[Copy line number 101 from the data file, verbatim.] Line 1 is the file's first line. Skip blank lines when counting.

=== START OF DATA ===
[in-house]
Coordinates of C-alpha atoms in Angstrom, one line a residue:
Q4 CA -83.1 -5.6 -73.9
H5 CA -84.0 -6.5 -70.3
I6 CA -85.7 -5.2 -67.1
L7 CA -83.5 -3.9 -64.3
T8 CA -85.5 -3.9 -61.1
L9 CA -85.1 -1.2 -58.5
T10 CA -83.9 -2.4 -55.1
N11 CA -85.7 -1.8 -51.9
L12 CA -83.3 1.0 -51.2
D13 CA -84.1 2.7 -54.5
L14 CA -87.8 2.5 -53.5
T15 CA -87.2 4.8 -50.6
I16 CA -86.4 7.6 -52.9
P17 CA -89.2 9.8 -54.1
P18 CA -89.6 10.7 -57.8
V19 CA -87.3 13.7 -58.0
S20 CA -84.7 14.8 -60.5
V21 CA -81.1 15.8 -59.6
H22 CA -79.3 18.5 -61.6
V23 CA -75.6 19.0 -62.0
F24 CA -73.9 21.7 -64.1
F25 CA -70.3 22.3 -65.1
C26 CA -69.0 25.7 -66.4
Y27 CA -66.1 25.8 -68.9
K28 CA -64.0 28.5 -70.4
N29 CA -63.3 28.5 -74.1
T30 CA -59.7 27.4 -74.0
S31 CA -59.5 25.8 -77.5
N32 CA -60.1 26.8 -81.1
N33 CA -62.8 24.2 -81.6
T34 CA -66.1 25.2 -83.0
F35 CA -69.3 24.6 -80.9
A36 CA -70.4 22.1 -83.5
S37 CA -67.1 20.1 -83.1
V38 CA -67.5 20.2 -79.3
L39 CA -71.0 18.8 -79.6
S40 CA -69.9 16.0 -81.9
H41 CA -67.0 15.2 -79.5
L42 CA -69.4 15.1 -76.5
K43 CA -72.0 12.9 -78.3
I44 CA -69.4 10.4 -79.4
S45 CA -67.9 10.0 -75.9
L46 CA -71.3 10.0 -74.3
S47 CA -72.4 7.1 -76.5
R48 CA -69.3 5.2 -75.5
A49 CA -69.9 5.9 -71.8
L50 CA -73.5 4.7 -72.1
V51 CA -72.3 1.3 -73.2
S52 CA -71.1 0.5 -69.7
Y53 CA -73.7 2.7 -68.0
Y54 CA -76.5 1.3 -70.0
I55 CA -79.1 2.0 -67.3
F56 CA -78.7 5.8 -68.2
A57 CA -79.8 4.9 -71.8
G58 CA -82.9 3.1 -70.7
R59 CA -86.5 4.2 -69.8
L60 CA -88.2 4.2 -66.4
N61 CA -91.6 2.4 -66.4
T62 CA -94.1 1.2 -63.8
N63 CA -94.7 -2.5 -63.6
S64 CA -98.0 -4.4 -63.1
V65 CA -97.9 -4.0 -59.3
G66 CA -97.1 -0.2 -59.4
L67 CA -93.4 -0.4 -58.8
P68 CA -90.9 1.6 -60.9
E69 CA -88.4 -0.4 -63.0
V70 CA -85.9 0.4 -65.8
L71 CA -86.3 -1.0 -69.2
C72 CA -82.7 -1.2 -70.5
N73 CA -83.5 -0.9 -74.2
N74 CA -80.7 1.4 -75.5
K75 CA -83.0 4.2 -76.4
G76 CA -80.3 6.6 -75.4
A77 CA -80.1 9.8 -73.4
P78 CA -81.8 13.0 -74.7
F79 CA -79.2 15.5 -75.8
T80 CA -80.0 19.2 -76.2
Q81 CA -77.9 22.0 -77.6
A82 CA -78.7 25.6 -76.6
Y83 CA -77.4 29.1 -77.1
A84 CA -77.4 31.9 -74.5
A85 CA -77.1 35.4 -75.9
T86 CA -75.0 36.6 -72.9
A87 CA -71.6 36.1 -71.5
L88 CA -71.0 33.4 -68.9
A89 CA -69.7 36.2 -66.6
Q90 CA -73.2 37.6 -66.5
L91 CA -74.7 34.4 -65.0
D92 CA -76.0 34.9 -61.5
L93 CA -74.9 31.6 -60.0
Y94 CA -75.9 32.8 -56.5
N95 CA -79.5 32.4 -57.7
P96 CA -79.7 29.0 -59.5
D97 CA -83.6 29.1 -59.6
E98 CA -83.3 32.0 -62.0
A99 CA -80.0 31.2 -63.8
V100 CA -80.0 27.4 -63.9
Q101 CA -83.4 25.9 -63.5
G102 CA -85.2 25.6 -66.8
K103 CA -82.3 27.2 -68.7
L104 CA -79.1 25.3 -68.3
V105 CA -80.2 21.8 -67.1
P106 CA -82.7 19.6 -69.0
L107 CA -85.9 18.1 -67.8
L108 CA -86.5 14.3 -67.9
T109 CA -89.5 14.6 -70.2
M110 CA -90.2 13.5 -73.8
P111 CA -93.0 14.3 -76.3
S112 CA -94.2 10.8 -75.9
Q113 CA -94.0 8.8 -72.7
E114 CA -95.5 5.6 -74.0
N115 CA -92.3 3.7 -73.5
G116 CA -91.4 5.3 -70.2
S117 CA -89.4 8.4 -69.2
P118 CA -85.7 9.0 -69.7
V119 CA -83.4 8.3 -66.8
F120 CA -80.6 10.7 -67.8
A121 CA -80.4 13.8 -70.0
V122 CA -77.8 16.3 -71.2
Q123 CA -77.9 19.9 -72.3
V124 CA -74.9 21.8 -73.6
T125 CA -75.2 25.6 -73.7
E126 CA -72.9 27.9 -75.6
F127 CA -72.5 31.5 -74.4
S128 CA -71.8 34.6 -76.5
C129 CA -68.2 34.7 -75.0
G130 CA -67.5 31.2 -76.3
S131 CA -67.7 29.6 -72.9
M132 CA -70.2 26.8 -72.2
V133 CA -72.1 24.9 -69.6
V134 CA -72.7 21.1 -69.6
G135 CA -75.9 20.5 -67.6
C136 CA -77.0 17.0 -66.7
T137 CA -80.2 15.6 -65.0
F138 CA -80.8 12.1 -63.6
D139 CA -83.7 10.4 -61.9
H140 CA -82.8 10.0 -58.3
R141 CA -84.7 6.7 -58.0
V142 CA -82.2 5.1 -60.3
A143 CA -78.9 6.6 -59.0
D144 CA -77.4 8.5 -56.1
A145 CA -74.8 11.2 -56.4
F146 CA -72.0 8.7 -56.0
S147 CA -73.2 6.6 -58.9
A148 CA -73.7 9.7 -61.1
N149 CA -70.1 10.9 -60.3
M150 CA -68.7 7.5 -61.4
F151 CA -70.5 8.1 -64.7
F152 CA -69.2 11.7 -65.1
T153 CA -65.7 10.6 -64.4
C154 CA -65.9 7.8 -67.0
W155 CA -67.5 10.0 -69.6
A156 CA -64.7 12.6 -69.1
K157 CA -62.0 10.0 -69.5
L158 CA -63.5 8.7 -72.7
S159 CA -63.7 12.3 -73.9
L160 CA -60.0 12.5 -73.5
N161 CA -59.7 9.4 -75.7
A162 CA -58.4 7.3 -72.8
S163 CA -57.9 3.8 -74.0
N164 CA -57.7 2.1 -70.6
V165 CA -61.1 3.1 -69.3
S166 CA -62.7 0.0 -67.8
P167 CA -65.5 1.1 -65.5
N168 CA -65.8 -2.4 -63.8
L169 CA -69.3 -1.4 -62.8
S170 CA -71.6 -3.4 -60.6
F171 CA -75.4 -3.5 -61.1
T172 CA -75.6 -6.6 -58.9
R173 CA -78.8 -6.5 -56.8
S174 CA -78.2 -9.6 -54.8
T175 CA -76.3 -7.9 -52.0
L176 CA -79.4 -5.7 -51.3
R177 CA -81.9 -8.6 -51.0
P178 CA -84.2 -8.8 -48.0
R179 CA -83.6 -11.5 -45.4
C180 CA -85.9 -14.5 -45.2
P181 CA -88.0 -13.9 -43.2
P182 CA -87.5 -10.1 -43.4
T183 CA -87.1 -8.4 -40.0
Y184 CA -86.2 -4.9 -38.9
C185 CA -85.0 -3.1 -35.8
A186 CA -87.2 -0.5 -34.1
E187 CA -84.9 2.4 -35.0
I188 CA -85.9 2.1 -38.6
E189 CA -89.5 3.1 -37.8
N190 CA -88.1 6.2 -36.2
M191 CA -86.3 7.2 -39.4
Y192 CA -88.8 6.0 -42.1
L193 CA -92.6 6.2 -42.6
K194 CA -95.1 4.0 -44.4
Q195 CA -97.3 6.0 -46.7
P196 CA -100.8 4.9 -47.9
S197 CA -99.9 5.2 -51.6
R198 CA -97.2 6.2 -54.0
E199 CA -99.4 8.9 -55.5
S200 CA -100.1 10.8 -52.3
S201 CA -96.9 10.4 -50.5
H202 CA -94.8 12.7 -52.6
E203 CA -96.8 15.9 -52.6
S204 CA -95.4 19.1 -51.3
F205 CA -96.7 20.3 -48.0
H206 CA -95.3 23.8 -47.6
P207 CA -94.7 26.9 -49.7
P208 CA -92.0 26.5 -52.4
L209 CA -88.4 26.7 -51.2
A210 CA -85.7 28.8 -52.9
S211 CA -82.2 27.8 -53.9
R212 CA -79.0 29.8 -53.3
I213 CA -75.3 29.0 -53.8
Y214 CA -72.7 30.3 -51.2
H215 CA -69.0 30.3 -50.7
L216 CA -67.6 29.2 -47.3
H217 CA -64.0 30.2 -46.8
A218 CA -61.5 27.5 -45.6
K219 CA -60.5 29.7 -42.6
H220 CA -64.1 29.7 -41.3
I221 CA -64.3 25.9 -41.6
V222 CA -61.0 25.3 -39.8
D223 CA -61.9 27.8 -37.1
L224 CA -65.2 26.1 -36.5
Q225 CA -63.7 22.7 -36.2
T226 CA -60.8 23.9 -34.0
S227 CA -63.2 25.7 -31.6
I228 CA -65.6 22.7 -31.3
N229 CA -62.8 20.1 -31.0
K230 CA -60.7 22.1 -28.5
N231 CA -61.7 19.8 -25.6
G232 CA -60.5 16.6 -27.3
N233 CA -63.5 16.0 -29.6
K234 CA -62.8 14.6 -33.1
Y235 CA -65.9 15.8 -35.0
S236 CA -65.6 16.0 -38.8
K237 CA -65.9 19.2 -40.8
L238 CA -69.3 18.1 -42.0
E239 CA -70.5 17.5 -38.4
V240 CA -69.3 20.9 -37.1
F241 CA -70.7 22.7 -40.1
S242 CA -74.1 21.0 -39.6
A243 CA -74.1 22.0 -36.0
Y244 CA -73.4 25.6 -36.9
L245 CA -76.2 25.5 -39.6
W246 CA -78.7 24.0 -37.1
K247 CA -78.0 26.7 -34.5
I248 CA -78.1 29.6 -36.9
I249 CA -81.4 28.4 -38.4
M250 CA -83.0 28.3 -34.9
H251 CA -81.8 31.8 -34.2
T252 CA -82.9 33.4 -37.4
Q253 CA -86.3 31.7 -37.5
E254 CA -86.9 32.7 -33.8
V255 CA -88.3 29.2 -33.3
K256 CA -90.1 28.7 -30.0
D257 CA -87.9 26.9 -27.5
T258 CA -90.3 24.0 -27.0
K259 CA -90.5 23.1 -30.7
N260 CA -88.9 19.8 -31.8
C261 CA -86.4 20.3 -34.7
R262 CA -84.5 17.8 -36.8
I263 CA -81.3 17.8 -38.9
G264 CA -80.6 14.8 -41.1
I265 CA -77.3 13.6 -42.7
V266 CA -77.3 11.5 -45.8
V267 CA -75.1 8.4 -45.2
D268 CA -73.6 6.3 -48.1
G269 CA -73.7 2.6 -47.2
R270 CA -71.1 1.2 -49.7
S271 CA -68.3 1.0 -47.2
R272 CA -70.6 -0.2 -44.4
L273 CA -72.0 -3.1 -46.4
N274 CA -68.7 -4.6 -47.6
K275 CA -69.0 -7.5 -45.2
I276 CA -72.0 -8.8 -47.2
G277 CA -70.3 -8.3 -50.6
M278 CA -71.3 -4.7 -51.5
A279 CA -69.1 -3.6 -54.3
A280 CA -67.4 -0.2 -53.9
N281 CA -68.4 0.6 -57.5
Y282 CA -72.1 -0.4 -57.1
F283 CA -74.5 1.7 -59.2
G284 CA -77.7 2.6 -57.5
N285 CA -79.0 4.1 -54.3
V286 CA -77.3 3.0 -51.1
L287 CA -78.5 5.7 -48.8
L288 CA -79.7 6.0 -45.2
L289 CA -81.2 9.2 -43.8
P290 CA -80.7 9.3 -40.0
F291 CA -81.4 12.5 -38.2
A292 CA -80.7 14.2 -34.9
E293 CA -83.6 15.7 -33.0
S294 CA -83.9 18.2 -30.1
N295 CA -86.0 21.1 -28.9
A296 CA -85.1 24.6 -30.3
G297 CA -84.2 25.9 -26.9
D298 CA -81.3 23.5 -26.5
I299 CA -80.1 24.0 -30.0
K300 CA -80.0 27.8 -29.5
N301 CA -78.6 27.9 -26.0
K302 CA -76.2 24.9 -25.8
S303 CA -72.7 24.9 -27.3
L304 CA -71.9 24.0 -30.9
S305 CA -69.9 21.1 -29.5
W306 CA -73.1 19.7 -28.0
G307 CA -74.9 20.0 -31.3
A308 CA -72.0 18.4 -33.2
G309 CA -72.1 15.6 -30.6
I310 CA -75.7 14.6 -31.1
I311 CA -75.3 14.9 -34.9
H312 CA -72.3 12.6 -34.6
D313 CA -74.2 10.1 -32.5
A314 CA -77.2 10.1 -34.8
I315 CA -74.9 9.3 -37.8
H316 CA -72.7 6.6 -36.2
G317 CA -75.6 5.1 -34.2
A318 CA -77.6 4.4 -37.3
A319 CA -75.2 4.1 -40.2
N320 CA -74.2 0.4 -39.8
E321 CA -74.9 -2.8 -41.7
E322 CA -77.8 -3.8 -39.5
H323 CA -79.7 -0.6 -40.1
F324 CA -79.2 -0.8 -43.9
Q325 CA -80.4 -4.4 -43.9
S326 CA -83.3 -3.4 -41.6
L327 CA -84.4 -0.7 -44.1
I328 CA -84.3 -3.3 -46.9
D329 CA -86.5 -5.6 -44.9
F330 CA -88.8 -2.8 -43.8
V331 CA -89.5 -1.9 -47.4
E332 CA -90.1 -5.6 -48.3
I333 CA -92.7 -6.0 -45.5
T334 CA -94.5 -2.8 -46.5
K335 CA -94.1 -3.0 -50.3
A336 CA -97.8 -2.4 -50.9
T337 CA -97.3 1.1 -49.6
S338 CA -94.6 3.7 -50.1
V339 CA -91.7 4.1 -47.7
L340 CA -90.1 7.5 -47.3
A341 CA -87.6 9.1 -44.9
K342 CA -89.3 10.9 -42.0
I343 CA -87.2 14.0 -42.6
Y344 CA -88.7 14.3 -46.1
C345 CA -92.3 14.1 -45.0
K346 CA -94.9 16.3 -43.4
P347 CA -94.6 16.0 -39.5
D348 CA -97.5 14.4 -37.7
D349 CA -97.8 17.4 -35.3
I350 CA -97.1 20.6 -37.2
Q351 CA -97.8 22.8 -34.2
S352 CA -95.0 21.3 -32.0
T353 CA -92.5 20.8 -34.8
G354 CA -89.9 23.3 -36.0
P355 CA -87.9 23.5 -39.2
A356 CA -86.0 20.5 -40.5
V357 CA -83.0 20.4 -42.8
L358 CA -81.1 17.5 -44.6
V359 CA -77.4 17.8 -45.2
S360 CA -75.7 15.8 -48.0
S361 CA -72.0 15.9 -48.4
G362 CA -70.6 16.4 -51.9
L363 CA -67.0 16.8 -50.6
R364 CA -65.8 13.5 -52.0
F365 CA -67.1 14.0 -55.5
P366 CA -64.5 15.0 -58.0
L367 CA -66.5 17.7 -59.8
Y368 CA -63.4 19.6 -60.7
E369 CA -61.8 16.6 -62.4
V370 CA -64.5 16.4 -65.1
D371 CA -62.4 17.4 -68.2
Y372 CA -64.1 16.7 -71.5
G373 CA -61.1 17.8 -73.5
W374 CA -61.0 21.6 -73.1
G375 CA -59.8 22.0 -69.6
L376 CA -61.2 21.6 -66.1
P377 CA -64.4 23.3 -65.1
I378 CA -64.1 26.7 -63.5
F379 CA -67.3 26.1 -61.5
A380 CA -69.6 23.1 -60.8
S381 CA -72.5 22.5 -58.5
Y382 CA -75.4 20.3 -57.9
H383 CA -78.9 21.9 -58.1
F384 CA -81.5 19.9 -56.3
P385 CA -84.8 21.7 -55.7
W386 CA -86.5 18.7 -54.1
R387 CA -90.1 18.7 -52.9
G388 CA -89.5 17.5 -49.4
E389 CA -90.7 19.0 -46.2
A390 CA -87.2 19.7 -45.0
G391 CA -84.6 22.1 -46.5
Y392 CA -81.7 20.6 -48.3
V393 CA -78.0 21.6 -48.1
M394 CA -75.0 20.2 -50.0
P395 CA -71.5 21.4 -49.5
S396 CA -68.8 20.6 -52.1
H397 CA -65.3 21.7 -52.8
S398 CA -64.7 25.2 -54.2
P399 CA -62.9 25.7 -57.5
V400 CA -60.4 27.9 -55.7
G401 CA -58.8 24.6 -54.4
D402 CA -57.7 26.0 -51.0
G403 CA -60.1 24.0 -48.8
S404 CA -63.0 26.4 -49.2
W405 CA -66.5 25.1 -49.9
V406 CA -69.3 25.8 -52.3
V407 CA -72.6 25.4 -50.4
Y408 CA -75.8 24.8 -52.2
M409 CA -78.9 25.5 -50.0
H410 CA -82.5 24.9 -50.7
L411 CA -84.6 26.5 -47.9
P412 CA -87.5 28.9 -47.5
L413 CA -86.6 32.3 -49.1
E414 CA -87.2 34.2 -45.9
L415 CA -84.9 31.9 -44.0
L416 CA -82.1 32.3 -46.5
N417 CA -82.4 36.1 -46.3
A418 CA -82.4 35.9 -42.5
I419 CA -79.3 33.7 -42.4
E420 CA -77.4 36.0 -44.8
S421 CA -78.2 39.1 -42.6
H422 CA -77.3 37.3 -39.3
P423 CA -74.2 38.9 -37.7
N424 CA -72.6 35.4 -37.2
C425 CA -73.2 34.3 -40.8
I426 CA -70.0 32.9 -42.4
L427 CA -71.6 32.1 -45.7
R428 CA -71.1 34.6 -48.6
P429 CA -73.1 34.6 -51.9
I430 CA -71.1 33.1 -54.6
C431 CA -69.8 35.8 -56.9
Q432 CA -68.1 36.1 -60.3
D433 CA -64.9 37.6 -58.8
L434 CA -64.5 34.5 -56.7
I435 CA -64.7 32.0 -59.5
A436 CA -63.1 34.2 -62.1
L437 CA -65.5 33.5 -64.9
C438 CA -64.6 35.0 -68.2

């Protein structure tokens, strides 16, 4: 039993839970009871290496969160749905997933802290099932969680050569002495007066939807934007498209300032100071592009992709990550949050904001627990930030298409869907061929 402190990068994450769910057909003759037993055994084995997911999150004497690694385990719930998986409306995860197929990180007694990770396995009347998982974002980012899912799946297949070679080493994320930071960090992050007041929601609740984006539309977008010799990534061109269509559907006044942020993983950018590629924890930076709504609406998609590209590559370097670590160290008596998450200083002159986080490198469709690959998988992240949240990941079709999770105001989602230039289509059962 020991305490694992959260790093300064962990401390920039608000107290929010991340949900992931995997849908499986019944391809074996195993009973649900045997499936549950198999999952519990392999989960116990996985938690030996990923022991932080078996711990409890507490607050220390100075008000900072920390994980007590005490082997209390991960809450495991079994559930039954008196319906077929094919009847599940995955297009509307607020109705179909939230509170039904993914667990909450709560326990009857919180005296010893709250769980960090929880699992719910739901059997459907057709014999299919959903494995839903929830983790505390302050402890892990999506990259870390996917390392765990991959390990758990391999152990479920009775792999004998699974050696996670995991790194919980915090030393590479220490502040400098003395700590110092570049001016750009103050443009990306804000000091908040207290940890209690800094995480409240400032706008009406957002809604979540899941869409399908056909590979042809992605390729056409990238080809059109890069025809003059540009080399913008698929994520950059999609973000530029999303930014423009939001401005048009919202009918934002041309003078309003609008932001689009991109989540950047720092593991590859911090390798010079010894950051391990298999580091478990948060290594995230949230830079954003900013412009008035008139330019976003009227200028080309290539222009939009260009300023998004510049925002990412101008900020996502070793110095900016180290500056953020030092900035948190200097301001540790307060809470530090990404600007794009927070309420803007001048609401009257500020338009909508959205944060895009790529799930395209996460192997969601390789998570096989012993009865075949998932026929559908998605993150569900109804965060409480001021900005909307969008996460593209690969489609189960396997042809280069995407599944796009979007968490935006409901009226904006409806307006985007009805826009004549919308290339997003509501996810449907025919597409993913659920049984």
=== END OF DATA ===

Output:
G102 CA -85.2 25.6 -66.8